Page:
Friday, May 31, 2013
When a writer writes her/his story, best advice is show, don't tell.
Think about it.
What drives a mealy-mouthed message home saying go jump in a lake, I don't want to be bothered with you better than saying go jump in a lake, I don't want to be bothered with you?
Here's a few examples of what it is I am trying to say:
"Sorry, I haven't called. I've been busy."
--Though trite, and overused, depending on your storyline and your character's character, or lack thereof, it might work.
"It's me. It's not you."
--Remember Seinfeld episode where lowly George Costanza uses this line to dump a girlfriend?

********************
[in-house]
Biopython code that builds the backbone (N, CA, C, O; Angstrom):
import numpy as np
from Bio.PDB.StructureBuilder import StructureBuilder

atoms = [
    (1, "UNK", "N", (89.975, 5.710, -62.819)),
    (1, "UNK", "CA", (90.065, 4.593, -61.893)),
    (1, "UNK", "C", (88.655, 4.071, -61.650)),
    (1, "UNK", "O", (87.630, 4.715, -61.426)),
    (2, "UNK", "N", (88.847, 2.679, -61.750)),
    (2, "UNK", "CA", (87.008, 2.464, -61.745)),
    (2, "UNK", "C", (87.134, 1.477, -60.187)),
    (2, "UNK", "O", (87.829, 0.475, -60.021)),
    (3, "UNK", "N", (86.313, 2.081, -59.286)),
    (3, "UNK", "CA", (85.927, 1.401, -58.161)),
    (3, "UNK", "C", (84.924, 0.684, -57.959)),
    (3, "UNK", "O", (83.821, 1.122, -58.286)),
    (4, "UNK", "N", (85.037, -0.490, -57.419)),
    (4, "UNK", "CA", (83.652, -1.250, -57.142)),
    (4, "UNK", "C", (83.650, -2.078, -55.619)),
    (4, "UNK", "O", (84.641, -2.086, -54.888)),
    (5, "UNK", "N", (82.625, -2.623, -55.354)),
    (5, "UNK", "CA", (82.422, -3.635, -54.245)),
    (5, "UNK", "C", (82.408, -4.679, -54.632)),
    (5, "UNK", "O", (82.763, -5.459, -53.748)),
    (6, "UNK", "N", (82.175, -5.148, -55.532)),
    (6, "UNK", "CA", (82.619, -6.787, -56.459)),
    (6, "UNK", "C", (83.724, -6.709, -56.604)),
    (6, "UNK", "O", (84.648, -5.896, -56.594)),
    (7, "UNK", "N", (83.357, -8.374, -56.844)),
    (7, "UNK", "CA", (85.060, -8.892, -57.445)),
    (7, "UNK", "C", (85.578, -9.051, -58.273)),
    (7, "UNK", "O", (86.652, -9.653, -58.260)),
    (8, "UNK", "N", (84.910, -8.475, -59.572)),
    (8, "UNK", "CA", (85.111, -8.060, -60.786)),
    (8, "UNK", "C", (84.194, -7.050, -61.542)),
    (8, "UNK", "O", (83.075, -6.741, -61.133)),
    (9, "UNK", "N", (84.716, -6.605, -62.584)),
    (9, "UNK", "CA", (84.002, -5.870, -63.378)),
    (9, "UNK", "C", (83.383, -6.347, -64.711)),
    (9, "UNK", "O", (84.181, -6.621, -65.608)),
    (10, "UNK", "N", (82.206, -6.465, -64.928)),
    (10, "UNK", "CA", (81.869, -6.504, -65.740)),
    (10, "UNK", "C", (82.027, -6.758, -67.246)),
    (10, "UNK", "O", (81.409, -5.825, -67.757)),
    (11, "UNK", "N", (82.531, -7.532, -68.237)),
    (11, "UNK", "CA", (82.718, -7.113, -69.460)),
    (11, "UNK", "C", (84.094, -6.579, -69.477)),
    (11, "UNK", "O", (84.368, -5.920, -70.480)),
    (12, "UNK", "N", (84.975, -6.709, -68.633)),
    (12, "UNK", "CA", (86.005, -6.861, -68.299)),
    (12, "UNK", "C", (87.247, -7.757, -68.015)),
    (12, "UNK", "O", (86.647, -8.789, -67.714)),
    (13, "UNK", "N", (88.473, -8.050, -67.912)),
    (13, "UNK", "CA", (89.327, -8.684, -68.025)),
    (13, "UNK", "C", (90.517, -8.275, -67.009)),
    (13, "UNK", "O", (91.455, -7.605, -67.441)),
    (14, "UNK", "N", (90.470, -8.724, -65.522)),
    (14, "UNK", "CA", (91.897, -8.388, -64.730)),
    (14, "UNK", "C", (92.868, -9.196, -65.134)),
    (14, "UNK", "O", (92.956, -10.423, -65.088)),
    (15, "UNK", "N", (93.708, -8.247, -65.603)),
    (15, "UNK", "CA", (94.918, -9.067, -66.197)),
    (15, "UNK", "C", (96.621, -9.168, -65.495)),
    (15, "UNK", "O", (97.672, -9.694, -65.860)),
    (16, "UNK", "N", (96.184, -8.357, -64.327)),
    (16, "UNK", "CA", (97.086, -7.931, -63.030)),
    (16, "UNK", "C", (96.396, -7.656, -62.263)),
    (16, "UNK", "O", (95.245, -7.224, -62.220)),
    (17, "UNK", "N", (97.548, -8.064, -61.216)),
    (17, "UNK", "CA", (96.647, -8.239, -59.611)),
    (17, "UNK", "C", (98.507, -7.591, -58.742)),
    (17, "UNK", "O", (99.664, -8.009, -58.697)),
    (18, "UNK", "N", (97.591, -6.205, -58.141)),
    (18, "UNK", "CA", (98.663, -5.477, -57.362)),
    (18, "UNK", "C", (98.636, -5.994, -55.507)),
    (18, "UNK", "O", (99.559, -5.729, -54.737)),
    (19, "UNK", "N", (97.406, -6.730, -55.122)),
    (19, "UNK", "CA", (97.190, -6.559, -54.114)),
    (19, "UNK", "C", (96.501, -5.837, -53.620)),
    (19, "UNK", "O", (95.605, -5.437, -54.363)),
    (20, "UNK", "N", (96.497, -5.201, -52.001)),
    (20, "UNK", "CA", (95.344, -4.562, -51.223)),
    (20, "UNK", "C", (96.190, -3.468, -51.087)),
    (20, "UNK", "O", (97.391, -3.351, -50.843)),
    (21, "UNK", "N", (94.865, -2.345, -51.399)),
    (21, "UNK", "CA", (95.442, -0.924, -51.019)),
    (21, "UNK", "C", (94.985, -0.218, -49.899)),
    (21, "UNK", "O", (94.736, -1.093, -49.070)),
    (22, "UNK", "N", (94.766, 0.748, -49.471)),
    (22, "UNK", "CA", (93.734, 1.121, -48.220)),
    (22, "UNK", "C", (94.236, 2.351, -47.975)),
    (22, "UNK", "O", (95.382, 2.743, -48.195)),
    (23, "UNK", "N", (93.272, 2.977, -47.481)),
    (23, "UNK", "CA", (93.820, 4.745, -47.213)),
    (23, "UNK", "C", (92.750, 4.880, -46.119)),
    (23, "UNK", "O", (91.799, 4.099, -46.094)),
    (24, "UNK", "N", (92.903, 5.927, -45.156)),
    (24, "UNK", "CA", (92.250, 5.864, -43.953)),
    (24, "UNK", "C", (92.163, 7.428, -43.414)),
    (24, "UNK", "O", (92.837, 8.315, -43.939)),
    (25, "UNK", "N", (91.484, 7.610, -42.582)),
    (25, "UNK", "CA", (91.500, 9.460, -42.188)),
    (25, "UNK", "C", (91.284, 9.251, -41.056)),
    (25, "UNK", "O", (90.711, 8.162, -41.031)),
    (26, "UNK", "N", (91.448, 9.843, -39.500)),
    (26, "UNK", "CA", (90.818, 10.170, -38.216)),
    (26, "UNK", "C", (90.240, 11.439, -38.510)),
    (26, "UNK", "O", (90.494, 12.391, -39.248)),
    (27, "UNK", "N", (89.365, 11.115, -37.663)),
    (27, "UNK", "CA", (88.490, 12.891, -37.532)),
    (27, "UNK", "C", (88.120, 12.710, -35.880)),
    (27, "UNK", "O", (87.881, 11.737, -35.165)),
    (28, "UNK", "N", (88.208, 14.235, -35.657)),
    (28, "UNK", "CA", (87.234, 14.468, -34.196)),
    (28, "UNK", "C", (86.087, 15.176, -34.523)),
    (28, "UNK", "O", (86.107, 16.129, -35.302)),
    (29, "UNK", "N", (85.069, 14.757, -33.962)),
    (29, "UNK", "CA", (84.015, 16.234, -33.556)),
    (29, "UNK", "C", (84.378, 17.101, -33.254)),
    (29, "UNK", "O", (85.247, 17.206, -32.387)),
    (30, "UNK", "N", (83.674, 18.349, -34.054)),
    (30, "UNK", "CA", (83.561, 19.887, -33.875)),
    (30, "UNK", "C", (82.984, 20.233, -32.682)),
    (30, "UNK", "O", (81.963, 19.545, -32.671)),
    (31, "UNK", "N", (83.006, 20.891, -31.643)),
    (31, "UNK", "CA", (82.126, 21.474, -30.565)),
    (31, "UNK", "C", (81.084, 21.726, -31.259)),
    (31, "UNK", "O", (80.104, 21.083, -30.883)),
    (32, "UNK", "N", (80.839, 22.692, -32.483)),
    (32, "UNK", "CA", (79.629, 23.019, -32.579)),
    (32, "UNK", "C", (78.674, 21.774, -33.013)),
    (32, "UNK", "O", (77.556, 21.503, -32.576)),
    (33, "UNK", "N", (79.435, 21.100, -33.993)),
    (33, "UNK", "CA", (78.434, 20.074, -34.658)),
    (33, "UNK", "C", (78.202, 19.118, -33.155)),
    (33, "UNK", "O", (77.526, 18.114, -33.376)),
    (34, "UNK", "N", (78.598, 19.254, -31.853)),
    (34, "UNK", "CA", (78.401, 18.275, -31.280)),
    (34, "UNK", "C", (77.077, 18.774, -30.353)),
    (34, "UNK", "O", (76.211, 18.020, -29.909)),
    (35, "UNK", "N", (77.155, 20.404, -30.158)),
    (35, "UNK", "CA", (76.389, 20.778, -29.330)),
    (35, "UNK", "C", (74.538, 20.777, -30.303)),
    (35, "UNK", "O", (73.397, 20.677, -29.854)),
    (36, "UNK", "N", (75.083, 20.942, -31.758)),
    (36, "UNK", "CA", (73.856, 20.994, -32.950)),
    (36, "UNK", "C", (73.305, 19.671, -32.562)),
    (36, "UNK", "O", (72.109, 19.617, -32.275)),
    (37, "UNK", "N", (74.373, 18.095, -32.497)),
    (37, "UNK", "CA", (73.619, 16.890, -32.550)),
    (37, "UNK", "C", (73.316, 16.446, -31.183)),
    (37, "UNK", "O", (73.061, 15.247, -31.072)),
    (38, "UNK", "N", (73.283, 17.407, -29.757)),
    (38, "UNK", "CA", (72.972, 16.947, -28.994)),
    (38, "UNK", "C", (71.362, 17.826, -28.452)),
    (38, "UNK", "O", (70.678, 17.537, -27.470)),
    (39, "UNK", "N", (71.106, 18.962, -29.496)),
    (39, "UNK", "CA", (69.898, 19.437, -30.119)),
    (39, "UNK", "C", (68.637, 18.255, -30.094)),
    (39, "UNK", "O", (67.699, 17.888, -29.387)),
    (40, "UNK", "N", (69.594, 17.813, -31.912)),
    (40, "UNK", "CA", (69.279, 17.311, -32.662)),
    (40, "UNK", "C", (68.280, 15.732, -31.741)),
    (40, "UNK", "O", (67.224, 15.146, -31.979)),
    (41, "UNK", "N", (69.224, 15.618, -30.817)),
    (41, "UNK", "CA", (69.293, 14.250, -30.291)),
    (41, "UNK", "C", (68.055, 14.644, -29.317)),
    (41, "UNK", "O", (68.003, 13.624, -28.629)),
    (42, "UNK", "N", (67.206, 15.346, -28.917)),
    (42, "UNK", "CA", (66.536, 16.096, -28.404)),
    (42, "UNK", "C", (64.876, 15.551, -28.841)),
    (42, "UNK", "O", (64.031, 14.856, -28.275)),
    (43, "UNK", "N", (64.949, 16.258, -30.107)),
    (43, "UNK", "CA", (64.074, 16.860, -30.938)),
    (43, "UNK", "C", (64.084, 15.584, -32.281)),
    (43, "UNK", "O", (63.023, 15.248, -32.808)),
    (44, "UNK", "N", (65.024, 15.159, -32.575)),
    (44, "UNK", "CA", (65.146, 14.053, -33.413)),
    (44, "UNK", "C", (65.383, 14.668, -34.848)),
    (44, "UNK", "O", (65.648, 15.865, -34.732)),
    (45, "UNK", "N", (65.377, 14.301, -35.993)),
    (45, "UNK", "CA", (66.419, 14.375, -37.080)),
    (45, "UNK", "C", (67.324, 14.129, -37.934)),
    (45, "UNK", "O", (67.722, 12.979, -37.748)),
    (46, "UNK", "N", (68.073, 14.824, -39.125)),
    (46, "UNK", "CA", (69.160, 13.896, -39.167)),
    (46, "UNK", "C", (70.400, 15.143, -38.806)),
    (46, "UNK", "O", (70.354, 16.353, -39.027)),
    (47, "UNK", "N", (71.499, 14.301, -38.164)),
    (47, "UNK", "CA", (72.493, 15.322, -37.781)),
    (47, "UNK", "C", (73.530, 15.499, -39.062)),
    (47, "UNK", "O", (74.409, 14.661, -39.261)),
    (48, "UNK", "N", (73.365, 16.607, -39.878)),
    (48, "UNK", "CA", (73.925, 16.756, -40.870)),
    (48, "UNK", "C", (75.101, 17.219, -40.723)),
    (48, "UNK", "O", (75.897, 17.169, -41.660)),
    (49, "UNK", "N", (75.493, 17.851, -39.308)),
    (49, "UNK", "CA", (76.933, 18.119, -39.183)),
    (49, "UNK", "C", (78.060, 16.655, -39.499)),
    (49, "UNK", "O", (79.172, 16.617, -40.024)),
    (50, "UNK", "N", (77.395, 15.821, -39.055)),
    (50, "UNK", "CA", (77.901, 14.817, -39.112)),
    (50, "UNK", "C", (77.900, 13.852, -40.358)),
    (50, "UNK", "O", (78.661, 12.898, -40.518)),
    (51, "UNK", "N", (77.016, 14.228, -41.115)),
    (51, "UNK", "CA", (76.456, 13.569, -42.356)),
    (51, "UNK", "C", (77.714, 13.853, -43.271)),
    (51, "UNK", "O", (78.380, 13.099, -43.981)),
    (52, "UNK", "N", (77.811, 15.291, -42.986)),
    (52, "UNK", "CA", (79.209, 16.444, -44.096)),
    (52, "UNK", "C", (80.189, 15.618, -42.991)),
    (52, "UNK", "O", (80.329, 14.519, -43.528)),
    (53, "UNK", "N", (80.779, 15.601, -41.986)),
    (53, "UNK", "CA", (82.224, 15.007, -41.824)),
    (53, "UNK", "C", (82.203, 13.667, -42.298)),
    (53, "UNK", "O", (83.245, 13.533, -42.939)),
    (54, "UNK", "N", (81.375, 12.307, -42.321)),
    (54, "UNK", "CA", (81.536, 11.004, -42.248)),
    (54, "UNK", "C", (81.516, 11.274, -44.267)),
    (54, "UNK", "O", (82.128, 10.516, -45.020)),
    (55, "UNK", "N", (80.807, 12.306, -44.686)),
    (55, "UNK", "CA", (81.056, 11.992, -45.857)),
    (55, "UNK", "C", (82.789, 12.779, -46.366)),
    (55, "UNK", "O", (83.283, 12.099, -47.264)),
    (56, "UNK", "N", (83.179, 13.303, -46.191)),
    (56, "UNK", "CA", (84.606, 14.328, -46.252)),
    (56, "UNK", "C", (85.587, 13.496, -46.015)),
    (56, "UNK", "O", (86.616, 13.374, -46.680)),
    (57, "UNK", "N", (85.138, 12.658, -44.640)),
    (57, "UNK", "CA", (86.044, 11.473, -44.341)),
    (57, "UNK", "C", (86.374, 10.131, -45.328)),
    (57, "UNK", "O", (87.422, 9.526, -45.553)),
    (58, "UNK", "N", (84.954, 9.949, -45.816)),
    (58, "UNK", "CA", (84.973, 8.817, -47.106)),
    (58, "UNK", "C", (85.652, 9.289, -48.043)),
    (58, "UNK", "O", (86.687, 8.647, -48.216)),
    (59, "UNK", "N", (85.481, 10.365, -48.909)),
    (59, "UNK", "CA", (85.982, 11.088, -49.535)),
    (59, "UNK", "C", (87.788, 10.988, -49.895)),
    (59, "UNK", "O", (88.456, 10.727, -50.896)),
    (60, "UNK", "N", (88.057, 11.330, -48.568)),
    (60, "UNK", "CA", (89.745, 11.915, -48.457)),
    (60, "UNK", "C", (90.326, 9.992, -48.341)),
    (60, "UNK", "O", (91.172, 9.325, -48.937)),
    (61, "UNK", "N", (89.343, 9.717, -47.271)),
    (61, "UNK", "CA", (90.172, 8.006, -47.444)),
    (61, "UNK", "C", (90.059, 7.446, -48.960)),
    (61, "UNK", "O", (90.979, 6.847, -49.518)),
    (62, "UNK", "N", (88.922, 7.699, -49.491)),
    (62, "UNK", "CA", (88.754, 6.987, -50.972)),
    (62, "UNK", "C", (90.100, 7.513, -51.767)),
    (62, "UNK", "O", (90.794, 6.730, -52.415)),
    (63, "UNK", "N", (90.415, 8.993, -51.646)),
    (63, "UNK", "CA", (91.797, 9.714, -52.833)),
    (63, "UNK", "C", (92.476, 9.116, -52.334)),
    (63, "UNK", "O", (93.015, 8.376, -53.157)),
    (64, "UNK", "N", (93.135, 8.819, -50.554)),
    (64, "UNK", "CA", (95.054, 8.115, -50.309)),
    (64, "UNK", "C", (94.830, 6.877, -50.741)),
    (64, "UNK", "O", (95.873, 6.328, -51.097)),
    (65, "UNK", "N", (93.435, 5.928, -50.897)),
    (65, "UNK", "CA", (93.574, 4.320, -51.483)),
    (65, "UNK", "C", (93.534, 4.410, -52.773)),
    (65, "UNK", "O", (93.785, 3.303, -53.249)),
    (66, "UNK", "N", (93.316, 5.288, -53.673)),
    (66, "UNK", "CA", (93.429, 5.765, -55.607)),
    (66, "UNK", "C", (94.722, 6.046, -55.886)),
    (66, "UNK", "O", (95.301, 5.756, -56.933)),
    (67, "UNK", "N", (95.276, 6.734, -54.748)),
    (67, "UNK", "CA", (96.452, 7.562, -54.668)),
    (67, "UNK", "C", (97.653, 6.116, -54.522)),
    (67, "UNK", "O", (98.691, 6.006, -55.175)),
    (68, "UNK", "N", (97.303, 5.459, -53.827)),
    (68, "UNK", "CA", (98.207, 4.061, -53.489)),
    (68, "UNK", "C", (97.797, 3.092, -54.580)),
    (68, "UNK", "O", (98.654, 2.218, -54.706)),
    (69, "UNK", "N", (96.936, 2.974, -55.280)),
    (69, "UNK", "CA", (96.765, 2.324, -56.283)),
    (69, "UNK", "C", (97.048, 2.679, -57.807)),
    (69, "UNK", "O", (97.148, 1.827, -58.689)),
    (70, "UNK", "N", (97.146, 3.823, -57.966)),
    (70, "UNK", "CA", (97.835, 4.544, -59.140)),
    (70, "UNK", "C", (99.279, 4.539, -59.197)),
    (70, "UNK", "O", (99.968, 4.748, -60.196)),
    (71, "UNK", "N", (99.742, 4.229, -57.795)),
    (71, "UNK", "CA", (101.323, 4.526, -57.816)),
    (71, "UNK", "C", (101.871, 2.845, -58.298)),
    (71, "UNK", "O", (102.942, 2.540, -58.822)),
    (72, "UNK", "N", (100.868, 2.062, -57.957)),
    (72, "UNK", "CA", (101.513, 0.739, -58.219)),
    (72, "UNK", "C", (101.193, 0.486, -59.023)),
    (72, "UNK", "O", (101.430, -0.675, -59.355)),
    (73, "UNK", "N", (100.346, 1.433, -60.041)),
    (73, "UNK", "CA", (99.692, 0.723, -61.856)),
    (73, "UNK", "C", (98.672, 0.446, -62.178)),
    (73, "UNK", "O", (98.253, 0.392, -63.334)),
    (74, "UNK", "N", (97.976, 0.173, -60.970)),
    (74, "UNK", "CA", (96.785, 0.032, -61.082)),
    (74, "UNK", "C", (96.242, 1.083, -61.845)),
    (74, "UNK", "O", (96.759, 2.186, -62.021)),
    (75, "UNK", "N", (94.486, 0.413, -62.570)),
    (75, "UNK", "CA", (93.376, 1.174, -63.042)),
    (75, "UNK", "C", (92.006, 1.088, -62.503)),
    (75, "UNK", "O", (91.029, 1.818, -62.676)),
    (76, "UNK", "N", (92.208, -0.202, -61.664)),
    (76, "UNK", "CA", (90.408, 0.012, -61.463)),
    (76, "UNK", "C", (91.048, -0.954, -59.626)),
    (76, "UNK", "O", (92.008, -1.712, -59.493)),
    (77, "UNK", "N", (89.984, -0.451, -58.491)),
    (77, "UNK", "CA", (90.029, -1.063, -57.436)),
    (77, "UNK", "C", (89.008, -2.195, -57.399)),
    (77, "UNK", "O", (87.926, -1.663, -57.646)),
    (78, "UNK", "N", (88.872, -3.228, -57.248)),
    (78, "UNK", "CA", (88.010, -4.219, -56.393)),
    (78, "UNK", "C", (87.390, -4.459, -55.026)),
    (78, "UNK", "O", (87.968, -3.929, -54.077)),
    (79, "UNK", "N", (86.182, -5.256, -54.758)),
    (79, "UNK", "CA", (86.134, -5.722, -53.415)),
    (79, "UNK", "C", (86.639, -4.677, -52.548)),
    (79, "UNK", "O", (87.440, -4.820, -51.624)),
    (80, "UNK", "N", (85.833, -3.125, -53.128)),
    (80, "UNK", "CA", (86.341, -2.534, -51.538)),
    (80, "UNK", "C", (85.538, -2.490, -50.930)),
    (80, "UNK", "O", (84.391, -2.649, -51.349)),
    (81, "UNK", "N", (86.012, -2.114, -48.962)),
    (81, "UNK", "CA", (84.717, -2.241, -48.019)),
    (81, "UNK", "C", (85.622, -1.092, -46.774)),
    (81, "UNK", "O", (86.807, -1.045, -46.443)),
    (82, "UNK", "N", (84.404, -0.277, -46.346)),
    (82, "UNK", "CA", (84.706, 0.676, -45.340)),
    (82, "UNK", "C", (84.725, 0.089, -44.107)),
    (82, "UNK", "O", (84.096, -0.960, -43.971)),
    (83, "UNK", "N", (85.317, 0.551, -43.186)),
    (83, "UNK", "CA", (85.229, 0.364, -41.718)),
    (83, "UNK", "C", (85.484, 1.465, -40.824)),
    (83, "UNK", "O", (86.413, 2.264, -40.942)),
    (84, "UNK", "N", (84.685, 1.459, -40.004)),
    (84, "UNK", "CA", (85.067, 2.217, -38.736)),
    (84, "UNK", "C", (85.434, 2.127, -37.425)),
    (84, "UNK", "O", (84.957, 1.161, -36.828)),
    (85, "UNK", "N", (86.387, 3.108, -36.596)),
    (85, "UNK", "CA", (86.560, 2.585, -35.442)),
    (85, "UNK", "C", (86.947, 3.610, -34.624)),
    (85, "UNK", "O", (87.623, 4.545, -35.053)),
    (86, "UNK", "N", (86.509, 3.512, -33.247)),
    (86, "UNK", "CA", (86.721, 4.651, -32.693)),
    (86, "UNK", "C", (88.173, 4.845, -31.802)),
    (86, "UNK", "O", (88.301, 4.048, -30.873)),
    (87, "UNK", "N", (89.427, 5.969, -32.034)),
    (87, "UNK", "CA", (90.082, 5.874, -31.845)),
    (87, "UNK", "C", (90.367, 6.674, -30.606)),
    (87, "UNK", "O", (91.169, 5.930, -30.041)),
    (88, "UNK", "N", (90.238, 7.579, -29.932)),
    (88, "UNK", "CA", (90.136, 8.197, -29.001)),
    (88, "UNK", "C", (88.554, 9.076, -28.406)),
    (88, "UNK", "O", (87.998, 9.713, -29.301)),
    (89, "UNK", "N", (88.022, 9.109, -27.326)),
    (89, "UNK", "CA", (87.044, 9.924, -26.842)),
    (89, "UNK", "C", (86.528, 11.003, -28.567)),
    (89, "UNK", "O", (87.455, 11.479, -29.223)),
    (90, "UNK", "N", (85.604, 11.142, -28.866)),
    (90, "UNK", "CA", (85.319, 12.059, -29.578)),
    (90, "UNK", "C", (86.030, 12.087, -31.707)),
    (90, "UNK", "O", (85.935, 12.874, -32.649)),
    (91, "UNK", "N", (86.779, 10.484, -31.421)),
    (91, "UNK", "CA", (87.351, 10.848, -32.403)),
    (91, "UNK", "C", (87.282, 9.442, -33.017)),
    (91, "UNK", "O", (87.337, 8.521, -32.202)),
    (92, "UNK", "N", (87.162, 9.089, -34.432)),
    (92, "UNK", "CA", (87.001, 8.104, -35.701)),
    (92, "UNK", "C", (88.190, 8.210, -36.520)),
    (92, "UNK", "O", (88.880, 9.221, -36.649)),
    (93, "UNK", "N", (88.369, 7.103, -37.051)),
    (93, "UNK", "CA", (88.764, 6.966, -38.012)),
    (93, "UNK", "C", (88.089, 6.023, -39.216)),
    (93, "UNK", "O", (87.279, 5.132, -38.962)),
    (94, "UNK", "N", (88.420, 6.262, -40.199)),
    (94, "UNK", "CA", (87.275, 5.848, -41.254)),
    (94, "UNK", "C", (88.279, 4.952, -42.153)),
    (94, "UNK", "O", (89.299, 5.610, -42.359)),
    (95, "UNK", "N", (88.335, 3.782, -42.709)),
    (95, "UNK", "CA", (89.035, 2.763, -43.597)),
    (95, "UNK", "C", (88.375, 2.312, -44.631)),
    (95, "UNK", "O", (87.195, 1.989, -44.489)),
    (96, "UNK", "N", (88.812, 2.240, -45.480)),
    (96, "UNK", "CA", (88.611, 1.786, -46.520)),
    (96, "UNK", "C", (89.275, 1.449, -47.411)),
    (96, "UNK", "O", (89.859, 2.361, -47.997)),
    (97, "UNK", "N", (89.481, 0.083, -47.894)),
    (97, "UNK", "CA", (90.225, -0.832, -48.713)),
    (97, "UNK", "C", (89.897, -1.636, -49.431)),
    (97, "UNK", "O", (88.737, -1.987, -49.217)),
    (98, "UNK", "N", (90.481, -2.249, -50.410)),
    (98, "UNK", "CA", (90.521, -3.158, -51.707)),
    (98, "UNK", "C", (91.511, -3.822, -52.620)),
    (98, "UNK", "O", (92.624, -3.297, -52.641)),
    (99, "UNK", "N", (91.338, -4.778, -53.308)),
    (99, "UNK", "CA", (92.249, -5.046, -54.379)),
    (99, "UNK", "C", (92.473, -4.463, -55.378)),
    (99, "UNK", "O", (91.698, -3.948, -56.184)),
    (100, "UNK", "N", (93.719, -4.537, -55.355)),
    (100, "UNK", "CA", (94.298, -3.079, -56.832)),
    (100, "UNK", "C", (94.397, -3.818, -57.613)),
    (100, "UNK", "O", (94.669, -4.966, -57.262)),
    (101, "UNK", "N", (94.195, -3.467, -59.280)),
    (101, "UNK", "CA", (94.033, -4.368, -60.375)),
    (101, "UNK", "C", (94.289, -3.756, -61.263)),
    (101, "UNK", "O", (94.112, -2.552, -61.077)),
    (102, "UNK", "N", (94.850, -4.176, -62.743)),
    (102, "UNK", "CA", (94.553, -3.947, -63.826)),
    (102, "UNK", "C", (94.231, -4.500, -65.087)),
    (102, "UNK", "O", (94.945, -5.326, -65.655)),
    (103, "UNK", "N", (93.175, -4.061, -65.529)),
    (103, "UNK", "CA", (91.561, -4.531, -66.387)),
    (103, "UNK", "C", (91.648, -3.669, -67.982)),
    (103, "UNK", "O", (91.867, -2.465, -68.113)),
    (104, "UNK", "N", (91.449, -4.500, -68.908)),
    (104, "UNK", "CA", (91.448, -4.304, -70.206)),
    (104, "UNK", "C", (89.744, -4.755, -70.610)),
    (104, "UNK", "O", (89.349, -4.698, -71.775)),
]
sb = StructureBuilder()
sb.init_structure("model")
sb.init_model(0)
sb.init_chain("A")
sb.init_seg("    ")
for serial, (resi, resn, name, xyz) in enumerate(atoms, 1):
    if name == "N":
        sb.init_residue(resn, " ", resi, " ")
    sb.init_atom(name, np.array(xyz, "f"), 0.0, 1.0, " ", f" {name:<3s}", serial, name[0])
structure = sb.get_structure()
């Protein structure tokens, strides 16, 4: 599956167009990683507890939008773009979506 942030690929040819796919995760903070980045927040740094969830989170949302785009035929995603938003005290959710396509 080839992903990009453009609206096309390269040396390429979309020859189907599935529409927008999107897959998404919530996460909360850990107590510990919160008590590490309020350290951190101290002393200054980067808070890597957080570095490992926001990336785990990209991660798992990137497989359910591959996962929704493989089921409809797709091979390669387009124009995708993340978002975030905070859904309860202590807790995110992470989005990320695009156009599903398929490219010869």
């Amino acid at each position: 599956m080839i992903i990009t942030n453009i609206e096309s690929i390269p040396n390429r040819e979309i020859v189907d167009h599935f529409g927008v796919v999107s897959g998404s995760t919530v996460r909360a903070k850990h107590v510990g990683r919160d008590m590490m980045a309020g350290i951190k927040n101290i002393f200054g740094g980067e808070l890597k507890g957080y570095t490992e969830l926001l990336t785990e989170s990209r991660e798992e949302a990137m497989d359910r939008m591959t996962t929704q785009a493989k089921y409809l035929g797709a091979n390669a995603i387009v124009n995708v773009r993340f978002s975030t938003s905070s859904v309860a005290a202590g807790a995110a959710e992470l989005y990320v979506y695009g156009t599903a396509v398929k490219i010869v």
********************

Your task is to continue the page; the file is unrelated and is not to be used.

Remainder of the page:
It was hilarious.
And it got the message across saying George is a louse without saying he was. And, with humor.
Of course, there is the old standby we all know and use:
"I'll Call you."
--Every auditioning actor's worst nightmare; dating fool's, too. But when delivered by your paragon of virtue shapeshifter, your reader gets the he-is-or-he-isn't-so-nice-message loud as a foghorn. And your reader may even begin rooting for Underdog.
Well, there you go. Three separate examples. Can you think of one more?
"Don't tell me the moon is shining; show me the glint of light on broken glass."
See you in print,
Linda Della Donna
"...Come journal with me; your book is yet to be."